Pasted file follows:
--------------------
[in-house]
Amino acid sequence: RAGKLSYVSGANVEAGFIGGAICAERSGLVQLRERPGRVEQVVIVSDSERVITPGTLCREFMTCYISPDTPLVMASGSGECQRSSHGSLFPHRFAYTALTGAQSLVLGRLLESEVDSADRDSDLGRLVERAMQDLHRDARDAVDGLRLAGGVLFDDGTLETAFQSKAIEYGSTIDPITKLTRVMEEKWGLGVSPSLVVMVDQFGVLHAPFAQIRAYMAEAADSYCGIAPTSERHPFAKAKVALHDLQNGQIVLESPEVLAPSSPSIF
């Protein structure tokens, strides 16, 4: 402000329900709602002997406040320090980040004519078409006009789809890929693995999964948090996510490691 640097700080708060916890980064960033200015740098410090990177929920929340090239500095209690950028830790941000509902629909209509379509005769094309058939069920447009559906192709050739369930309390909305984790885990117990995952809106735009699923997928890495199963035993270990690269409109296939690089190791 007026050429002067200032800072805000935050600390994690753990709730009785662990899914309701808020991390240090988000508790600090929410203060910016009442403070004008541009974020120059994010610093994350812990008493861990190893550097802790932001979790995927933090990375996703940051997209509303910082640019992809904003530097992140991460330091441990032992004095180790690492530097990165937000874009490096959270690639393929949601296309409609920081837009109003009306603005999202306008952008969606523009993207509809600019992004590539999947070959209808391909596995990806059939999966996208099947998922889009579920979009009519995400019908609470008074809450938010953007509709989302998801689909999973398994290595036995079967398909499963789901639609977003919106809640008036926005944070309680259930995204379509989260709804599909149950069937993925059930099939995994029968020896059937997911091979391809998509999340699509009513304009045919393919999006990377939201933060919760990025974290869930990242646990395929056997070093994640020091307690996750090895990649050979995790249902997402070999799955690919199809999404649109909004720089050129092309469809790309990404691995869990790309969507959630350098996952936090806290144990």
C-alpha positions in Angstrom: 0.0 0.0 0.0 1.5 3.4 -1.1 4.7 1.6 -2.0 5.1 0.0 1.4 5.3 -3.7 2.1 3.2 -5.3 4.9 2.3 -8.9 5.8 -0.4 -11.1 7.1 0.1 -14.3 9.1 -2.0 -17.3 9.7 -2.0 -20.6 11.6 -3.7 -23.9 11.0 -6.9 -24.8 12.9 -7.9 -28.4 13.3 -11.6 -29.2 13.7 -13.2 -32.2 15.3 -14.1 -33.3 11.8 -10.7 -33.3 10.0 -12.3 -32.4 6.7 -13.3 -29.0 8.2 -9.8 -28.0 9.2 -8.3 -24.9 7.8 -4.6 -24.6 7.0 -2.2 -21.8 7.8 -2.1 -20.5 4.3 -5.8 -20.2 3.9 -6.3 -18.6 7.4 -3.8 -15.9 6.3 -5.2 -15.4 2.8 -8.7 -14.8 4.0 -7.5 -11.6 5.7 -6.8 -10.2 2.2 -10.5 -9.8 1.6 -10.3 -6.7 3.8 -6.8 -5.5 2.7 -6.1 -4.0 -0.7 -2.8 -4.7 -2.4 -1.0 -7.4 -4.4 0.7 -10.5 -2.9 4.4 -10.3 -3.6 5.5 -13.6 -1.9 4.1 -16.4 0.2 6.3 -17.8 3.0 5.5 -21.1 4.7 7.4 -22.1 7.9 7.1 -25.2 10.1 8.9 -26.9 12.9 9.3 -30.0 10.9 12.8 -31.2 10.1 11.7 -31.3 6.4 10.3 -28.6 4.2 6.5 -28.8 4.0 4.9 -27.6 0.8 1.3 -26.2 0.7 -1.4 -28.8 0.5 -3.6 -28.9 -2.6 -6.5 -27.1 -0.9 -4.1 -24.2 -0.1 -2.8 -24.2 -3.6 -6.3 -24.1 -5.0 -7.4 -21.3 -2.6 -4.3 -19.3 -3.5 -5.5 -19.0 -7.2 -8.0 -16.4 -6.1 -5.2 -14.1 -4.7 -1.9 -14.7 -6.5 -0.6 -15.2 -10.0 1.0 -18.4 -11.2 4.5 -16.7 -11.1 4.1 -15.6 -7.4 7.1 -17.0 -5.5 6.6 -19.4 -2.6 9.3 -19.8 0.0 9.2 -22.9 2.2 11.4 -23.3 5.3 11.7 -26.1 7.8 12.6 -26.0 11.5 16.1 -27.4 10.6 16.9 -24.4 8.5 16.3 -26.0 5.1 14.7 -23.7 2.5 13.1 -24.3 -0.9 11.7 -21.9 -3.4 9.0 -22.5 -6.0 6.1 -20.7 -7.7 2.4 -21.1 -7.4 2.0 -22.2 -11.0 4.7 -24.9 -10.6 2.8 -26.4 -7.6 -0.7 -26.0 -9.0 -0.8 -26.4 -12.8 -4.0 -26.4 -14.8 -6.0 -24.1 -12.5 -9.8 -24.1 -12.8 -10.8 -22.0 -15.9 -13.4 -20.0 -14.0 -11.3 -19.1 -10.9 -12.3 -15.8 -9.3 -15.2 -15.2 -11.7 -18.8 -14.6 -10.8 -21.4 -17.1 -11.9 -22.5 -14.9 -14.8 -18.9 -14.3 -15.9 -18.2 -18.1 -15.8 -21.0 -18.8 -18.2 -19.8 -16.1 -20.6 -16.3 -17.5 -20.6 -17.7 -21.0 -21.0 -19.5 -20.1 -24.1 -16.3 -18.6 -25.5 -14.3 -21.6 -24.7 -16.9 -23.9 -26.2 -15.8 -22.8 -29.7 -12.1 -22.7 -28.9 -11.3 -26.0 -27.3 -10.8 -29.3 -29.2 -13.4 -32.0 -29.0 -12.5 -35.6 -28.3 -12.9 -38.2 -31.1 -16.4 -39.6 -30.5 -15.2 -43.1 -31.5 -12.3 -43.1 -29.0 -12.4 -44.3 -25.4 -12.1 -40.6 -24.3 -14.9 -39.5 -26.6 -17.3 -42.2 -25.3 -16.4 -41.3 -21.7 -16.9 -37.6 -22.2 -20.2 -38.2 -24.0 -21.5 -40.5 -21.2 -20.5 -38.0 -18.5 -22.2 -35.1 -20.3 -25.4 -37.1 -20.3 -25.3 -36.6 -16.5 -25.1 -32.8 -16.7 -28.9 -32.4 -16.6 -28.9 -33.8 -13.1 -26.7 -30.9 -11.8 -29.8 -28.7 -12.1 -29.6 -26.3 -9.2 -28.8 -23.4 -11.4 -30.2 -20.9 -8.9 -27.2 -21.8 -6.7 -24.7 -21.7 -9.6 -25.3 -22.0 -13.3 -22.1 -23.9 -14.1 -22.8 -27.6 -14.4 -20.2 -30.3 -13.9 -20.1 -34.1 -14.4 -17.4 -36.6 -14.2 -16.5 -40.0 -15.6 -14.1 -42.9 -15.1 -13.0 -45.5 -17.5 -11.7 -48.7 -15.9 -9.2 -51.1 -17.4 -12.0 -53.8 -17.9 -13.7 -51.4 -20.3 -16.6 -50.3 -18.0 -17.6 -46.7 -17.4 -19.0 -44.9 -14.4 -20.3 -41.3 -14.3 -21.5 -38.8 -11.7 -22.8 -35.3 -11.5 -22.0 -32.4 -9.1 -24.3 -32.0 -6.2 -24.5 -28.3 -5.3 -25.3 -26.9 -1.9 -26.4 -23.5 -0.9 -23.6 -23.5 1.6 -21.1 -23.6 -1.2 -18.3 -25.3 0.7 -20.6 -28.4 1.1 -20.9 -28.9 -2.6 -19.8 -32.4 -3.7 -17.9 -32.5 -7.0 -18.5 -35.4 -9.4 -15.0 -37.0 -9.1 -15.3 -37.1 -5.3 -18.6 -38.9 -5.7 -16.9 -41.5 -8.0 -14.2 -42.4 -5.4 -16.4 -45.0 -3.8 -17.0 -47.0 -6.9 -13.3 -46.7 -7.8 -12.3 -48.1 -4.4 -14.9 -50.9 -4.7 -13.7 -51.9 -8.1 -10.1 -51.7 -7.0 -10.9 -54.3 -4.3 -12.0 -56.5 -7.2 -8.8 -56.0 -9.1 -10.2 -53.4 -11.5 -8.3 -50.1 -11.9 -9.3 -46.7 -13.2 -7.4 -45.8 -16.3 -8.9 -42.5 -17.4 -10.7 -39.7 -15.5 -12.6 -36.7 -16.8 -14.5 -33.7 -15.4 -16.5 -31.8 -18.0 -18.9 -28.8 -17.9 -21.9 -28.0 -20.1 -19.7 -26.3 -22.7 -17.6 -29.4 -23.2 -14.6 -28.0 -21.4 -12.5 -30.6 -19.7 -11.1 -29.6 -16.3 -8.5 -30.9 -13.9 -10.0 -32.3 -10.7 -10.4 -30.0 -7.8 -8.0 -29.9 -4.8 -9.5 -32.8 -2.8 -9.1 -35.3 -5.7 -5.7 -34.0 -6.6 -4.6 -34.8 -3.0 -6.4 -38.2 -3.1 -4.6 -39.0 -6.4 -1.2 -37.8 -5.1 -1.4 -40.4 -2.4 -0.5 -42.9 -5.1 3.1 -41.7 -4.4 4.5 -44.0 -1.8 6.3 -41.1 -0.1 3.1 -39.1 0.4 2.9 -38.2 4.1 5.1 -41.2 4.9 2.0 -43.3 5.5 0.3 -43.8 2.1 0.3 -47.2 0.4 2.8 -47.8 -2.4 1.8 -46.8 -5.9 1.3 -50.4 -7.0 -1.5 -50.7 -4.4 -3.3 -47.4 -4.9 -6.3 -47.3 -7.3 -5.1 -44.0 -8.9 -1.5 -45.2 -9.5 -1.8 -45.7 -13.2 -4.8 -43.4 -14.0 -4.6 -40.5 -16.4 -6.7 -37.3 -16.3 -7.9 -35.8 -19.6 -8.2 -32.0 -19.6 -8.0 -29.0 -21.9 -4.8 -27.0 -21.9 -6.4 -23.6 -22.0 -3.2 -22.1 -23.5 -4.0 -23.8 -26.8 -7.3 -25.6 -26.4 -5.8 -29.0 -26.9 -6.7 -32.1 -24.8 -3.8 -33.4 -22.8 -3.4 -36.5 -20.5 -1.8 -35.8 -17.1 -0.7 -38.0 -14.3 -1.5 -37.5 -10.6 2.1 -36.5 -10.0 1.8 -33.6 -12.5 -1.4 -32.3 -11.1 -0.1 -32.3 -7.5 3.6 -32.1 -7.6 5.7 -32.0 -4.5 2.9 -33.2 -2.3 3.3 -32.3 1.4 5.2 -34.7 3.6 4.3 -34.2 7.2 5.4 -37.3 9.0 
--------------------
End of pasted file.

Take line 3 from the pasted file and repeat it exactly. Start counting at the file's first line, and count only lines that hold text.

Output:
């Protein structure tokens, strides 16, 4: 402000329900709602002997406040320090980040004519078409006009789809890929693995999964948090996510490691 640097700080708060916890980064960033200015740098410090990177929920929340090239500095209690950028830790941000509902629909209509379509005769094309058939069920447009559906192709050739369930309390909305984790885990117990995952809106735009699923997928890495199963035993270990690269409109296939690089190791 007026050429002067200032800072805000935050600390994690753990709730009785662990899914309701808020991390240090988000508790600090929410203060910016009442403070004008541009974020120059994010610093994350812990008493861990190893550097802790932001979790995927933090990375996703940051997209509303910082640019992809904003530097992140991460330091441990032992004095180790690492530097990165937000874009490096959270690639393929949601296309409609920081837009109003009306603005999202306008952008969606523009993207509809600019992004590539999947070959209808391909596995990806059939999966996208099947998922889009579920979009009519995400019908609470008074809450938010953007509709989302998801689909999973398994290595036995079967398909499963789901639609977003919106809640008036926005944070309680259930995204379509989260709804599909149950069937993925059930099939995994029968020896059937997911091979391809998509999340699509009513304009045919393919999006990377939201933060919760990025974290869930990242646990395929056997070093994640020091307690996750090895990649050979995790249902997402070999799955690919199809999404649109909004720089050129092309469809790309990404691995869990790309969507959630350098996952936090806290144990």